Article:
Instead of keeping your pension funds invested and drawing an income, you still have the option of purchasing an annuity, guaranteed to be paid for your lifetime. Although these have fallen out of favour due to the low annuity rates being offered and the lack of flexibility, annuities can remain appropriate in certain circumstances.

It is now possible to include anyone you wish as a beneficiary when setting up a joint-life annuity, you are no longer restricted to just including your spouse.

Should you purchase a joint life annuity and include provision for a spouse’s pension (or other nominee), then the income paid to your spouse (or nominee) will be tax-free on your death before age 75 or taxed as income on your death after age 75.

The principal downside of annuity purchase remains the loss of capital on death (unless value protection is included at outset as an option).

Final salary schemes

Unfortunately, none of these flexibilities are available under final salary (or defined benefits) pension scheme. This means that a pension can only be paid on your death to a dependent and the income received will be taxable, even in the event of your death before age 75.

Generally, no capital lump sum is paid on death – instances where this may not be the case include where an election for a guaranteed period has been made - and has not expired, or a death in service benefit.

This is one reason (along with the current high transfer values on offer due to low gilt yields) that transfers from final salary schemes have become highly topical. However, this is a hugely complicated and heavily regulated area of financial planning. Any recommendation to transfer from a final salary scheme will be dependent on your own individual circumstances.

Points to consider

It is important to note that not all pension plans offer these options and many older policies will not offer the option of flexi access drawdown on death and will only offer the option of paying a lump sum or an annuity.

Therefore, it is important to review existing pension plans to ensure that the benefits payable on death will reflect your wishes. In reviewing your pensions you also need to ask yourself:

  • Who would you like to leave any remaining pension funds to?
  • Would you like your beneficiaries to have the option of extracting pension funds as income rather than as a lump sum?
  • Would your dependants rather have a secure guaranteed annuity income?
  • Is it still appropriate to pay a lump sum death benefit to a bypass trust where your chosen trustees can have the control over who benefits and when?

It is also more important than ever that at retirement you consider how best to fund your income. Now that pension funds can be kept outside your (and your successors’) estate for inheritance tax, it may be more tax efficient to take income from other investments, or indeed from cash deposits.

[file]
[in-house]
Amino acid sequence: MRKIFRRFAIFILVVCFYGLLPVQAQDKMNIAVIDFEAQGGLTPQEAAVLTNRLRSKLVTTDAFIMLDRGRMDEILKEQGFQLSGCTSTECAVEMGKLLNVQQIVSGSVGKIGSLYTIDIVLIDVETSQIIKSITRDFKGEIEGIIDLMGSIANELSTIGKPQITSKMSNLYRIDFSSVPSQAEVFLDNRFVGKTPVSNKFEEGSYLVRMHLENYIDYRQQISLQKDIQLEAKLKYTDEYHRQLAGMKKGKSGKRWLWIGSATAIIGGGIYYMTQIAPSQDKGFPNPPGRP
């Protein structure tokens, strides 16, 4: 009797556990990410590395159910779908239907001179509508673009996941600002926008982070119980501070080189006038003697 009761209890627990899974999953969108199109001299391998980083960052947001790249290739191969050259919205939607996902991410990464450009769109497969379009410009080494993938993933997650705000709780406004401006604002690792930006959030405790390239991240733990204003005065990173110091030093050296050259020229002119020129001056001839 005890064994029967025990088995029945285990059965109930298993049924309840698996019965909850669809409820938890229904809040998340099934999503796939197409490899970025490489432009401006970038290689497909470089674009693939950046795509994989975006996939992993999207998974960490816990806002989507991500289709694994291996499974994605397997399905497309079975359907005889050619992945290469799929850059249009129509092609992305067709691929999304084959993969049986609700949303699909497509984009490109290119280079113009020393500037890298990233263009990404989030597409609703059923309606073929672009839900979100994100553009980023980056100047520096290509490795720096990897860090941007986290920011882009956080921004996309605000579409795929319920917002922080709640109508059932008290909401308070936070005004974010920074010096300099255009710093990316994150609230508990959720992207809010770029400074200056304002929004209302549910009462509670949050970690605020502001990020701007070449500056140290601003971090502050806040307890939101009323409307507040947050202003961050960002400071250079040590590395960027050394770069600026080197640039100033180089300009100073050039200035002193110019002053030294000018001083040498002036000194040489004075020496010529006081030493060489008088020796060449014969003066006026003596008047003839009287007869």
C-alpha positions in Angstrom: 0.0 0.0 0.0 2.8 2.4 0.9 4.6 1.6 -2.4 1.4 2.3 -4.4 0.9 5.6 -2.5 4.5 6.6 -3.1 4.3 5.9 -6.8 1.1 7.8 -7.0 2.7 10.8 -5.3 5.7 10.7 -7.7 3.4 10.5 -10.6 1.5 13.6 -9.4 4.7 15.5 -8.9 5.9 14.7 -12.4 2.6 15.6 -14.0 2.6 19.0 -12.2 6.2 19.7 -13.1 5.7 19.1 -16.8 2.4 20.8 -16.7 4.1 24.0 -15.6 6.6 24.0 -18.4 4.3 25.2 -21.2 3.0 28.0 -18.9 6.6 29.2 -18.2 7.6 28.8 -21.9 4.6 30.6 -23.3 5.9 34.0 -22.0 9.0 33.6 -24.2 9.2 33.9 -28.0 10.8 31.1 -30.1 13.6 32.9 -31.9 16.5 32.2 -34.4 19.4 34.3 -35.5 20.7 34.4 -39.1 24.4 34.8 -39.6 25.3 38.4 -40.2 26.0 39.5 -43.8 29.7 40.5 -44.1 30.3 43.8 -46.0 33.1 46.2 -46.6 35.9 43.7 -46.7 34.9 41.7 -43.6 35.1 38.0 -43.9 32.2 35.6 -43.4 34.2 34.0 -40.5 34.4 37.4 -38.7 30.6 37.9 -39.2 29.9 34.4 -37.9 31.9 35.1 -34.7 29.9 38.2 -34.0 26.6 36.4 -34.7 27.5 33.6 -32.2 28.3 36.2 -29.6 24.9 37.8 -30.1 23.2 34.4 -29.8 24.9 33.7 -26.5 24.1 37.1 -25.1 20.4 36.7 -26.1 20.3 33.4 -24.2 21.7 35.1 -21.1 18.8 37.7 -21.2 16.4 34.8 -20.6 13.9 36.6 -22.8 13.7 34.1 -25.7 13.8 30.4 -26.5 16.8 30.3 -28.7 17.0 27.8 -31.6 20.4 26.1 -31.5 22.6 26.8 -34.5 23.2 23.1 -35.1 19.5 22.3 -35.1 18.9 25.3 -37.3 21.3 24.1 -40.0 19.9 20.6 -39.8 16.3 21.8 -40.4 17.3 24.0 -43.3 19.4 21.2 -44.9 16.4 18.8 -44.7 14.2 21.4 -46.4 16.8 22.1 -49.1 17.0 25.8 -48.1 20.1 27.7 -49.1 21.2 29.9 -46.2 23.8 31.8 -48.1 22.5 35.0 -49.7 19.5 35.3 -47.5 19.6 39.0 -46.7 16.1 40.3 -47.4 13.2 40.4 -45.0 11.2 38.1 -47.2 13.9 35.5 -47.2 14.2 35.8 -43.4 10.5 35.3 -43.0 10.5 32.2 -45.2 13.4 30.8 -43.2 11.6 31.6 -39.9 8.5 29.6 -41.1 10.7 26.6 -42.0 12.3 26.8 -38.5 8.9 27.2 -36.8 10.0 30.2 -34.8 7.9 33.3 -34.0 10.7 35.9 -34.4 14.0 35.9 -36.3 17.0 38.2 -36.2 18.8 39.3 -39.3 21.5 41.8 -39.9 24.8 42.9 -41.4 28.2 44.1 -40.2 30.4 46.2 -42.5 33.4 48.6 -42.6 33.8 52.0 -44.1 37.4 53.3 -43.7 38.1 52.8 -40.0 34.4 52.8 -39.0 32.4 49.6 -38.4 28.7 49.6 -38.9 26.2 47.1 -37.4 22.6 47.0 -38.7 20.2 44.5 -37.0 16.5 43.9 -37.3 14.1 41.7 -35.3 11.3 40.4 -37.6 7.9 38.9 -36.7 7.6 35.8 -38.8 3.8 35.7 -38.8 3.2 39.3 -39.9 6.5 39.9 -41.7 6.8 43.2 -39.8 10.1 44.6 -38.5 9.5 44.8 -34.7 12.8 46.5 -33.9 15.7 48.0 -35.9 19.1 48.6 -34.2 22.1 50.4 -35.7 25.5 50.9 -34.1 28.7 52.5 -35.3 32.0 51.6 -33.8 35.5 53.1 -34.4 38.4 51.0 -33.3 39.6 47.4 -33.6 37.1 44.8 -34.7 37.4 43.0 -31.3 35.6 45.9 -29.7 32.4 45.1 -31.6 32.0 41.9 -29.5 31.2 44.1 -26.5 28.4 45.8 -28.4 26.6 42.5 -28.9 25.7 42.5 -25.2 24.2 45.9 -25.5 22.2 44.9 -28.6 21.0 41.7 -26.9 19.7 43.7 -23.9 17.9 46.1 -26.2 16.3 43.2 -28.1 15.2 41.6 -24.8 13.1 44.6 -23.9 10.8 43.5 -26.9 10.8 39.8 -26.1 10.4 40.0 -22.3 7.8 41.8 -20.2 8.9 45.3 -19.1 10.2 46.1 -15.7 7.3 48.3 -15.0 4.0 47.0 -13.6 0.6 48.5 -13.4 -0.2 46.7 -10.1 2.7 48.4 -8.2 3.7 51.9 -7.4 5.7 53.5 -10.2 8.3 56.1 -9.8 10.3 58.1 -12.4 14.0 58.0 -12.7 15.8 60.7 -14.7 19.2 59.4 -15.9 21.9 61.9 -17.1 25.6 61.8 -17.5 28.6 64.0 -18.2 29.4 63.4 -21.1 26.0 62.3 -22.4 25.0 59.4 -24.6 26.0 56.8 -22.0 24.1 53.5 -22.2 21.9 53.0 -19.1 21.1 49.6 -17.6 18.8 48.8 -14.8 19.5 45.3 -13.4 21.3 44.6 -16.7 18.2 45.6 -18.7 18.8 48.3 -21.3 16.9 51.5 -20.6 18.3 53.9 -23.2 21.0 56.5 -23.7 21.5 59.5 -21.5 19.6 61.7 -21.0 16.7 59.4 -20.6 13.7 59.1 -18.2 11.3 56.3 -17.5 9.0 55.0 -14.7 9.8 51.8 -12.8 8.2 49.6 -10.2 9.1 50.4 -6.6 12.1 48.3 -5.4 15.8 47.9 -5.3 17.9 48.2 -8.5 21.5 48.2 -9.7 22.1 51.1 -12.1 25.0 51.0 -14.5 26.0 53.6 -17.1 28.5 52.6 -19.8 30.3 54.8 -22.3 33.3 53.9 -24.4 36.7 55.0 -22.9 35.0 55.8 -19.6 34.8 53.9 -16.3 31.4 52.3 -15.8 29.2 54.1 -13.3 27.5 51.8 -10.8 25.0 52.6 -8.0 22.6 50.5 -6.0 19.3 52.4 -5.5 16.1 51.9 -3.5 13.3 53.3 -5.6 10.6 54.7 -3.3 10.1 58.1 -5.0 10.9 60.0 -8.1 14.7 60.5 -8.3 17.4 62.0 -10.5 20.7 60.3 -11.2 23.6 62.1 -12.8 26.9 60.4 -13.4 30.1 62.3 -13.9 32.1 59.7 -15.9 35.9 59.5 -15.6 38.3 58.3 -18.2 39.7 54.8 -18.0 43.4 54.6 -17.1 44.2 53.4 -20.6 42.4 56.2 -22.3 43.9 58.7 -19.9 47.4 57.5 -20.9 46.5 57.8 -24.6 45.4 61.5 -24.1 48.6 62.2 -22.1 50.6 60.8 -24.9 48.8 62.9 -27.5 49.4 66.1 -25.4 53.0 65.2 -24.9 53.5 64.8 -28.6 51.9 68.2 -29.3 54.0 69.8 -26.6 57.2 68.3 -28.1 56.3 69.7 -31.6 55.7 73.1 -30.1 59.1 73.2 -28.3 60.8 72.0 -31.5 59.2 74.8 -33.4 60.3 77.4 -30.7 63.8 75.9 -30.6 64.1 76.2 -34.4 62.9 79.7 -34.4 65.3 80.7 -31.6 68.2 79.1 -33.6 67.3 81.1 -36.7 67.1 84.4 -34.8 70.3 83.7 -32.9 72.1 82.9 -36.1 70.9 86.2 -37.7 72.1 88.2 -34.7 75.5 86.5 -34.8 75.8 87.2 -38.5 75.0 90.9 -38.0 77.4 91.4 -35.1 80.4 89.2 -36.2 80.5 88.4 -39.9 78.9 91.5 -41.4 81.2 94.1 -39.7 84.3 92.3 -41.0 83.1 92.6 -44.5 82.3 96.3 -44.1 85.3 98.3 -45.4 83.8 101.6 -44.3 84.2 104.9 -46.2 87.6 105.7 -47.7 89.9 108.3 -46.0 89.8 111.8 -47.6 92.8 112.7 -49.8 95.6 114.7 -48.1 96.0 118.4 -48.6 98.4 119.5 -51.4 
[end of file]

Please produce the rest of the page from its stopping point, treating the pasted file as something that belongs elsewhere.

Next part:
We have considered the new residence nil-rate band which in effect raises the inheritance tax threshold to £1 million per couple from 2020 (subject to a total estate value of no more than £2 million and a main residence, passing to direct descendants and valued at £350,000 or more in 2020/21). By spending your assets outside of your pension fund you will reduce your taxable estate and potentially pay less inheritance tax on your and your spouse’s eventual death.

Nomination forms

Even where the pension arrangement offers all the new freedoms, it's crucial that nomination forms are kept up to date and fully reflect your wishes. As trustees have discretion over how the death benefits are paid, a nomination form helps guide them in exercising their discretion and they will rely on the most recent nomination form they have received. Nomination forms can normally be changed at any time.

The new rules make it even more important that nomination forms are correctly completed. If you want someone other than a dependant to inherit and would like them to have the option of drawing an income, you must name them on the nomination form.

You can also nominate a charity to receive any remaining pension funds. Should you have no dependants, and so long as you have named the charity in a nomination form, any such payments will be tax-free even on death after age 75.

Finally, you should note that funds on death before age 75 must either be paid out as a lump sum or else designated as drawdown within two years of your death. If this is not actioned within this timeframe, the funds will be taxed as if you had died after age 75.


Given the new flexibilities, not just in relation to death benefits but also the flexibilities and options in how income is taken from pension plans, it is important that you ensure that your pension plans reflect your financial objectives.

Please contact your Davy wealth manager should you wish to discuss any of these points or if you would like us to carry out a review on your behalf.

Share this article

Other articles you may like